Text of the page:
When I first joined the SaaS world, I met with some of my teammates across the go-to-market (GTM) organization to learn more about the ins and outs of their roles and our company. Some of them had been with the organization for years while others had joined just a few months before me. Regardless of their tenure, they all possessed a wealth of knowledge that they were happy to share. And, had I not taken the time to have these one-to-one conversations, I might not have learned so many helpful bits of information.
When we hear the word ‘knowledge,’ in the business world, we often think of structured information that’s featured in company manuals, sales playbooks, and guides. But, just as my own personal experience has shown, there’s much more to it.
What is tacit knowledge?
Tacit knowledge refers to any information and skills that are gained through personal and professional experiences. Tacit knowledge is different from explicit knowledge which is often shared through instructional manuals, guides, and how-to docs. As a result, it’s more difficult to explain to someone who hasn’t learned it themselves through similar experiences. However, both types of organizational knowledge are important for business growth and success.
An example of tacit knowledge is when a sales leader asks sellers to share their top three sales strategies. Each seller can easily share the tactics that they consider to be second nature. However, these strategies were shaped and influenced by their own first-hand experiences over the course of their careers. These strategies may also be useful to share with other sellers across the team in order to improve productivity and performance. In fact, studies show that the average new hire spends nearly 200 hours working inefficiently because they have to learn information for themselves. But, by learning directly from colleagues’ experiences, they’ll get up to speed faster.
So, if organizations want to drive continued growth and innovation, they need to harness and share tacit knowledge across their teams. Thankfully, we have three ways that every organization can capture tacit knowledge before it’s too late. Let’s learn more.
Never stop growing.
1. Encourage a knowledge-sharing culture
The best way to capture tacit knowledge is to encourage employees to share what they know rather than keep it to themselves. This should be a foundational aspect of your organization’s culture. But for this type of culture to be successful, employees need to be willing to share useful information that would be beneficial to the entire team.
A culture of knowledge-sharing prioritizes teamwork, so look for ways to encourage collaboration and communication. Working closely with each other will give your employees the opportunity to see how valuable their knowledge can be. This, in turn, may encourage other employees to share their knowledge with others.
2. Deliver hands-on learning
Tacit knowledge is often difficult to experience through words alone. Since tacit knowledge includes both information and skills, organizations can enhance tacit knowledge transfer through hands-on training and coaching. This can be done in a variety of ways based on your organization’s goals and training efforts.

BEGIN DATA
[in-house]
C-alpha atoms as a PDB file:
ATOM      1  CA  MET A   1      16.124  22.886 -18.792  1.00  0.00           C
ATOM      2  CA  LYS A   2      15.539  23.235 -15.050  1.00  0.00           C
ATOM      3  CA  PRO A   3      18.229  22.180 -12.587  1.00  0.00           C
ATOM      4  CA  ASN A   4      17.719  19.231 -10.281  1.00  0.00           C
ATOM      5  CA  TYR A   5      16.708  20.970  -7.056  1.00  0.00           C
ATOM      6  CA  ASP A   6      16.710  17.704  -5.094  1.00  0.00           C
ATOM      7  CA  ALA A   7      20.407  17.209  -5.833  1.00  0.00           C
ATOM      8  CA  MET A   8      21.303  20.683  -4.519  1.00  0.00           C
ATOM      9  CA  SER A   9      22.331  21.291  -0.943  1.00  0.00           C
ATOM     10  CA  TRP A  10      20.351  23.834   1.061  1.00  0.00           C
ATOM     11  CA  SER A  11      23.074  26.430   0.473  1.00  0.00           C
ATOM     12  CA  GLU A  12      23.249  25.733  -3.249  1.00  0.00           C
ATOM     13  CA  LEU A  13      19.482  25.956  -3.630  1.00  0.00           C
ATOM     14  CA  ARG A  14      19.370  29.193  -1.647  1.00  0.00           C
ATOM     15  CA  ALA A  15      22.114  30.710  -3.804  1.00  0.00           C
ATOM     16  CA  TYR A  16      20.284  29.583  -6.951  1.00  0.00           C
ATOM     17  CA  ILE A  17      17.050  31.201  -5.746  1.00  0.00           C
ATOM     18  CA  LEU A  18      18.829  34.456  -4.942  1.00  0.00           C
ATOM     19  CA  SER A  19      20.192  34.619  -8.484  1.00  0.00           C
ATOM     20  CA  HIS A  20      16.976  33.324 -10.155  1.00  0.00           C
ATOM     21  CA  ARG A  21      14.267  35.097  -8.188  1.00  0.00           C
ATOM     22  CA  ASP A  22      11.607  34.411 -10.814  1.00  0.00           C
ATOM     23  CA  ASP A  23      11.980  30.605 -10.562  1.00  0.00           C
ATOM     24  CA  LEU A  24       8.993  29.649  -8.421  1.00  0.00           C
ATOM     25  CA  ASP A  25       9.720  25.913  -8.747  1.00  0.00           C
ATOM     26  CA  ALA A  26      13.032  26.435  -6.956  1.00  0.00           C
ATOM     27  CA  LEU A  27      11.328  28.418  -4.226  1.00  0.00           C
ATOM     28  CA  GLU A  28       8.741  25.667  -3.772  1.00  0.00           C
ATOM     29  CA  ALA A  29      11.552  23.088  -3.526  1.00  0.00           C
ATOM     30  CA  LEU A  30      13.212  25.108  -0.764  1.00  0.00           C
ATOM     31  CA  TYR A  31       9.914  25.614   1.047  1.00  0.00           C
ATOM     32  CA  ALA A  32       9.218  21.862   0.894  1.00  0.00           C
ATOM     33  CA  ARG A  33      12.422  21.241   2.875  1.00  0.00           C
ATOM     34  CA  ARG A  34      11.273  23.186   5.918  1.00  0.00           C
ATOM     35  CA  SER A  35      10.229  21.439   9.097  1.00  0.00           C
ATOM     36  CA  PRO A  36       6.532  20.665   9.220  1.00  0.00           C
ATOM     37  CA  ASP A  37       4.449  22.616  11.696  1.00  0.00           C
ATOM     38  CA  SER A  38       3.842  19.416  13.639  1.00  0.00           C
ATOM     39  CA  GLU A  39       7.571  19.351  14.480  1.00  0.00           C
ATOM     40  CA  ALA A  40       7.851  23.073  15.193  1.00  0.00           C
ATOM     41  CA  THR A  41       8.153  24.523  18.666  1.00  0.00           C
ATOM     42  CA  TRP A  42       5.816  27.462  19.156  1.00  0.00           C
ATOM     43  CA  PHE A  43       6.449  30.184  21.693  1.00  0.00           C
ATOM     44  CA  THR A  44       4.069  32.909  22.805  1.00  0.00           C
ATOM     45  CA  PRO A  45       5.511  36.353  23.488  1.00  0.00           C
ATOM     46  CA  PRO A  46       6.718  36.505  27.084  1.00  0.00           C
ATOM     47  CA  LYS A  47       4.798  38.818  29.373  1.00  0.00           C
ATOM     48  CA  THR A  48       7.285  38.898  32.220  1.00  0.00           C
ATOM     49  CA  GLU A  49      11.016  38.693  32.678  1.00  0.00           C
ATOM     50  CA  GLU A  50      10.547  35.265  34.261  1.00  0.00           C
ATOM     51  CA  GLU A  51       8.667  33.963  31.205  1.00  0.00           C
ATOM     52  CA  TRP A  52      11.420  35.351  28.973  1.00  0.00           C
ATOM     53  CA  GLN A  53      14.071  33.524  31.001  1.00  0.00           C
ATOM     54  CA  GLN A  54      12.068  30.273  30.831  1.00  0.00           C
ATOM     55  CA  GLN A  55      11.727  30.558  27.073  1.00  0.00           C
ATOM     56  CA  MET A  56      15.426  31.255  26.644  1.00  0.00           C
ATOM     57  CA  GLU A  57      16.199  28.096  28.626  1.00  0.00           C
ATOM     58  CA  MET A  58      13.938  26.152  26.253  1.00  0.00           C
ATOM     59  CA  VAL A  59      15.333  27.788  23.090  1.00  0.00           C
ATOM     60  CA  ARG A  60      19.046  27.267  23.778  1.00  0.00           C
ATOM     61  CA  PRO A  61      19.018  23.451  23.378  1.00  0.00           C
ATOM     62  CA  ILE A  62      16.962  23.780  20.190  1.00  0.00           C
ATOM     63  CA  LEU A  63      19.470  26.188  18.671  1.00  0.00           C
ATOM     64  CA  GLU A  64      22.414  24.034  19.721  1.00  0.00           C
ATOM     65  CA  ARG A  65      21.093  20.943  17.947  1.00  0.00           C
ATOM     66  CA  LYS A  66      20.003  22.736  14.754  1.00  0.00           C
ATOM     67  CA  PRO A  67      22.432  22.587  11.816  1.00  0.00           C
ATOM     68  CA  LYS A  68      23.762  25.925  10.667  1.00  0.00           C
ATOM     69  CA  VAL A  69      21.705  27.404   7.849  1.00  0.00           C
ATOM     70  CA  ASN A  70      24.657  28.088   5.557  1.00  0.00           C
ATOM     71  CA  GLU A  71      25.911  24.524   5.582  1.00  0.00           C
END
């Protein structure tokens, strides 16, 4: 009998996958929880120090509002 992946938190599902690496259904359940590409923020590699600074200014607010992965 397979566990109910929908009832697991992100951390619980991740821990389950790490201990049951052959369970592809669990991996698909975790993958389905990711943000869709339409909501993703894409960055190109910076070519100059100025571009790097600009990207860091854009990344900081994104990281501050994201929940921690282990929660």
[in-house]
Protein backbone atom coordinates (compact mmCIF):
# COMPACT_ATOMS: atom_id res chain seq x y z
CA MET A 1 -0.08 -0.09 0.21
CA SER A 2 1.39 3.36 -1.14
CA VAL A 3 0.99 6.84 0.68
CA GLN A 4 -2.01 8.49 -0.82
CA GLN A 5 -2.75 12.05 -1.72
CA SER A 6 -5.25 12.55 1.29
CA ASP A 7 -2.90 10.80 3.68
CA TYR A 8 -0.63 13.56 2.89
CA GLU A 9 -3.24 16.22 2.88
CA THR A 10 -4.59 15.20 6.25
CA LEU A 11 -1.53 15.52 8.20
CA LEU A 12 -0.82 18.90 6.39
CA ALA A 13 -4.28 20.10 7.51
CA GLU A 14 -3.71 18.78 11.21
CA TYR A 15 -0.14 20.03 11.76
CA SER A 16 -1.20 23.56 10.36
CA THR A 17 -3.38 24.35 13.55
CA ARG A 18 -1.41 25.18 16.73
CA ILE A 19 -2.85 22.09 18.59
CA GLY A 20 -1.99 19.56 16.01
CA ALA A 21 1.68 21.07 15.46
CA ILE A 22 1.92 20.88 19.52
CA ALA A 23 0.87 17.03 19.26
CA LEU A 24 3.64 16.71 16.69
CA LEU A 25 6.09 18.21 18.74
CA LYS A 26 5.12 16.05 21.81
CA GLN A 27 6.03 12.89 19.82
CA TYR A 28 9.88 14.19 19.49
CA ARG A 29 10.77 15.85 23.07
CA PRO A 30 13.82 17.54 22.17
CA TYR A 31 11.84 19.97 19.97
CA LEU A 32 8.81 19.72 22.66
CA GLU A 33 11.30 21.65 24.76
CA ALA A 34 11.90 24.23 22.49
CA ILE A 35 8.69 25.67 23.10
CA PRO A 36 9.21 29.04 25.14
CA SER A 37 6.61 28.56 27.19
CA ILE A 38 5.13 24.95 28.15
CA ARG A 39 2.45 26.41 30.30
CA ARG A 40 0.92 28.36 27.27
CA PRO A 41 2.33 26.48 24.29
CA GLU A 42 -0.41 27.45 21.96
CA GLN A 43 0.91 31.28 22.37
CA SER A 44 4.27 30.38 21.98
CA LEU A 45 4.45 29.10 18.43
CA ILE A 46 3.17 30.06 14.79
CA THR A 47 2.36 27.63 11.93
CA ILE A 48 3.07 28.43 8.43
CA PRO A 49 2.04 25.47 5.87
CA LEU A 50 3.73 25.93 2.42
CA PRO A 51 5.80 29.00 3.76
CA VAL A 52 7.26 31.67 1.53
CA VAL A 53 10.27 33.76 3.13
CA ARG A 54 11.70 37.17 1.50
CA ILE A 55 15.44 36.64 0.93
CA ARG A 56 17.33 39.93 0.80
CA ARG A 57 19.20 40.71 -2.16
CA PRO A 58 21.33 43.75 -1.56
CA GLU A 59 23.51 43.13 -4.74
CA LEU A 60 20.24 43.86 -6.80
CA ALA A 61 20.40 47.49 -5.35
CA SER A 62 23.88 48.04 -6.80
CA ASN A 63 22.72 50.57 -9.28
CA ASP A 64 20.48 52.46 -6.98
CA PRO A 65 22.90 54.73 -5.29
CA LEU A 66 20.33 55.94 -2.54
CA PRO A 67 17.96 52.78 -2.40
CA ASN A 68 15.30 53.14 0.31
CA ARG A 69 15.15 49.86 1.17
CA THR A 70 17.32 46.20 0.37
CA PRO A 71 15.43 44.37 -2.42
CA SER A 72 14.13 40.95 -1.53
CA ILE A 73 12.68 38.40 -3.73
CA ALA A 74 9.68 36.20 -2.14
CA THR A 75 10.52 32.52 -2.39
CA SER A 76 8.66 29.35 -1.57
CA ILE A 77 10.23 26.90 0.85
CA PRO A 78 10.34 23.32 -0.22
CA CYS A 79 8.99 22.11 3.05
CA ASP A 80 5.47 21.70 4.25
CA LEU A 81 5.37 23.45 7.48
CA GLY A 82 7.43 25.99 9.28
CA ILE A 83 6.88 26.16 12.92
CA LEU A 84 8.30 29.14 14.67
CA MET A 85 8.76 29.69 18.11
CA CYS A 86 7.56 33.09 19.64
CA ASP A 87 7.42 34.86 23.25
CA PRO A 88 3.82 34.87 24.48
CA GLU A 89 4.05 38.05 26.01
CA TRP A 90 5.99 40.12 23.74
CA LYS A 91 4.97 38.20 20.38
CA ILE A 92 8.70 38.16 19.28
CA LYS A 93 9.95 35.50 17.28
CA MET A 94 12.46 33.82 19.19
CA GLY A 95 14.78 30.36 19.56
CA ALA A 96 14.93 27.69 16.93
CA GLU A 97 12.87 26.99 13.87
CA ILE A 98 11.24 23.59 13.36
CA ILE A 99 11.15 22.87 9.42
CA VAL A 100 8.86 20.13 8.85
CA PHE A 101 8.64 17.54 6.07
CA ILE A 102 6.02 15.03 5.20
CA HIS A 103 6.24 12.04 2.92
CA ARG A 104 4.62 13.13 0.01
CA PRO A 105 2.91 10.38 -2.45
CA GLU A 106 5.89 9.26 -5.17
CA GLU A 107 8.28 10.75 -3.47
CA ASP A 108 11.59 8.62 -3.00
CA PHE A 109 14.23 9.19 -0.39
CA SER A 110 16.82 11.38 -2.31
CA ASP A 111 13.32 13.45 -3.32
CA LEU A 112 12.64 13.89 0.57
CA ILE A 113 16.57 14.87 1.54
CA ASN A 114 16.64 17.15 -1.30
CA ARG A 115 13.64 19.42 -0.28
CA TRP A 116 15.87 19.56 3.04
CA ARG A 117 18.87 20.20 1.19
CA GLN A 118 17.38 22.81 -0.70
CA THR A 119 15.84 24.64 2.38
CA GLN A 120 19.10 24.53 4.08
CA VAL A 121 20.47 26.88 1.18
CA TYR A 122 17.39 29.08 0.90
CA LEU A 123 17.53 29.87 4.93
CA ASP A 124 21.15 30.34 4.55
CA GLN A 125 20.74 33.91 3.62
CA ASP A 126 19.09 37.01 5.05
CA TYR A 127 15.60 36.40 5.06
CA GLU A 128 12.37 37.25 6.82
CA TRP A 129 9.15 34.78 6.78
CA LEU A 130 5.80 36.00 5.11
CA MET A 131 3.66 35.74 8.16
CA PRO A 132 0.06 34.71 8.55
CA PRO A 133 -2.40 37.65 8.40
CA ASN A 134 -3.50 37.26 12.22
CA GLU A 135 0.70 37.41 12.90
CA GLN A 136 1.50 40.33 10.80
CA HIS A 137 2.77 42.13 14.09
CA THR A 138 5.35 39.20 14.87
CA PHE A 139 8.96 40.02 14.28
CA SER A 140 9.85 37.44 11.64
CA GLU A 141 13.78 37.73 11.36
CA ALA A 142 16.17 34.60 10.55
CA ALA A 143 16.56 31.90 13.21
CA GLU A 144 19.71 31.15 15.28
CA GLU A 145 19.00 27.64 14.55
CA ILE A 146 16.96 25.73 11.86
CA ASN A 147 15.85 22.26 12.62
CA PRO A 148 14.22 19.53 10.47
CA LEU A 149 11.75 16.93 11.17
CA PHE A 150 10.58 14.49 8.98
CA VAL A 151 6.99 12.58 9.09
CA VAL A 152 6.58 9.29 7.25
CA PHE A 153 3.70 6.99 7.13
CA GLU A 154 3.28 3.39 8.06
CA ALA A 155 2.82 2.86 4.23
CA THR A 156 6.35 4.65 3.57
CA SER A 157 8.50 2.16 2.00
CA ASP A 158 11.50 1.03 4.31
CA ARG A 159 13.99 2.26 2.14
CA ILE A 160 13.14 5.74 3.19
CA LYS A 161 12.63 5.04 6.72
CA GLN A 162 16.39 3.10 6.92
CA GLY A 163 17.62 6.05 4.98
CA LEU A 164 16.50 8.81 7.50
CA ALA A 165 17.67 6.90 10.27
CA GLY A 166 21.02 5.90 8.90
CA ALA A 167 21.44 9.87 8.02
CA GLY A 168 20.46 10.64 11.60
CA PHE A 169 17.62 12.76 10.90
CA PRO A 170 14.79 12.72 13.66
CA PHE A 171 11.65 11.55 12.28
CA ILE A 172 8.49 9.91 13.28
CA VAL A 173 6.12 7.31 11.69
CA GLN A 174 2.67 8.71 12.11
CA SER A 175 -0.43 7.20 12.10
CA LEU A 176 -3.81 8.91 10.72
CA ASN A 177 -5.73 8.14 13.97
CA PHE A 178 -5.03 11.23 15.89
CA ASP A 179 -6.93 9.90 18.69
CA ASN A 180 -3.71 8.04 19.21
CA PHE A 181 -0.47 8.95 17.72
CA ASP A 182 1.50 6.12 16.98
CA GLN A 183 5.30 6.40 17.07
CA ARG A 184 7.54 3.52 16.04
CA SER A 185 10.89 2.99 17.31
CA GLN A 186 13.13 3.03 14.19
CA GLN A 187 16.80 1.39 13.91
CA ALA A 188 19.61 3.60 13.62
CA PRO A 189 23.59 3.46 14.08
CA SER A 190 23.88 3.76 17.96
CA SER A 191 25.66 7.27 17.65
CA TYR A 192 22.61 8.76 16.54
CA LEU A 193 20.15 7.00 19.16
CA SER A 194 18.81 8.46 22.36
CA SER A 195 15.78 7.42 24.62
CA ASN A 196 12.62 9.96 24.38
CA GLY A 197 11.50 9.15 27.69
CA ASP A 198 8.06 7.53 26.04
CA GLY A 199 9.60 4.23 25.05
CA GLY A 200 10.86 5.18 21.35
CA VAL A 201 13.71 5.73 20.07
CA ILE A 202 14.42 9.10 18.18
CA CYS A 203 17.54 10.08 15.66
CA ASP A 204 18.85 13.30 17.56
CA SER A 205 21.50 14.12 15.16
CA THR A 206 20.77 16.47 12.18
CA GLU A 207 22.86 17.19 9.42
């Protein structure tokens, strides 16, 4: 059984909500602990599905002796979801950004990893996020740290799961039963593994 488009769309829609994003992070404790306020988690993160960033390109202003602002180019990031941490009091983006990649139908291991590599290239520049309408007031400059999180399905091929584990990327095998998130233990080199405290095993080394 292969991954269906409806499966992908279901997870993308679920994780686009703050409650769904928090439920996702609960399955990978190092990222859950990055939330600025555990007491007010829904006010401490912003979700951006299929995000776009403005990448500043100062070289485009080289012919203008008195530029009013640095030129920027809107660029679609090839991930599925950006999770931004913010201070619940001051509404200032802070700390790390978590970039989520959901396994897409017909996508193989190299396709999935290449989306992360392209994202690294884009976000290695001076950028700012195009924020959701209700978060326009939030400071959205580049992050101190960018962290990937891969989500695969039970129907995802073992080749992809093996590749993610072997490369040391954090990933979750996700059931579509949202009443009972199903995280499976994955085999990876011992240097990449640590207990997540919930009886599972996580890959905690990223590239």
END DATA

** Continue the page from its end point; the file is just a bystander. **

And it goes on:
The easiest way to capture and share tacit knowledge is by encouraging employees to shadow or observe other teammates during a specific task. For example, pair a new seller with a veteran rep and have them sit in on a number of prospect demos. This will give them first-hand experience with helpful skills or tactics they can use. Organizations can also create training lessons that include recordings or videos of similar experiences. Once a seller completes training, they can practice applying the knowledge in mock sales calls.
3. Make it easy to share
While tacit knowledge is essential for organizations, it’s useless if it’s difficult for employees to share and access over time. Many teams rely on weekly one-on-ones, roundtable discussions, or town hall meetings that encourage collaboration and knowledge sharing. These are great opportunities for in-the-moment knowledge sharing, but they don’t provide employees with easy ongoing access to the knowledge that they learned.
In order to effectively capture the tacit knowledge that lives with your employees, organizations need to leverage tools and systems that store and organize information. A knowledge management system enables employees to create, share, and find relevant information quickly and efficiently when it’s best for them instead of waiting for scheduled meetings. They also give employees the ability to submit tacit information which can be reviewed for relevance and accuracy by team leaders. Once it’s reviewed, they can make that information accessible to the rest of the team, making the entire process easy and effective.
Capturing tacit knowledge has never been easier
If you’re ready to capture and share important tacit knowledge, Seismic Knowledge could be for you. With Seismic Knowledge, employees can quickly share and access helpful tacit knowledge right when they need it. To learn more about the benefits of tacit knowledge sharing and read more about our newest product, click here. Or, get a demo, and we’ll show you Seismic in action.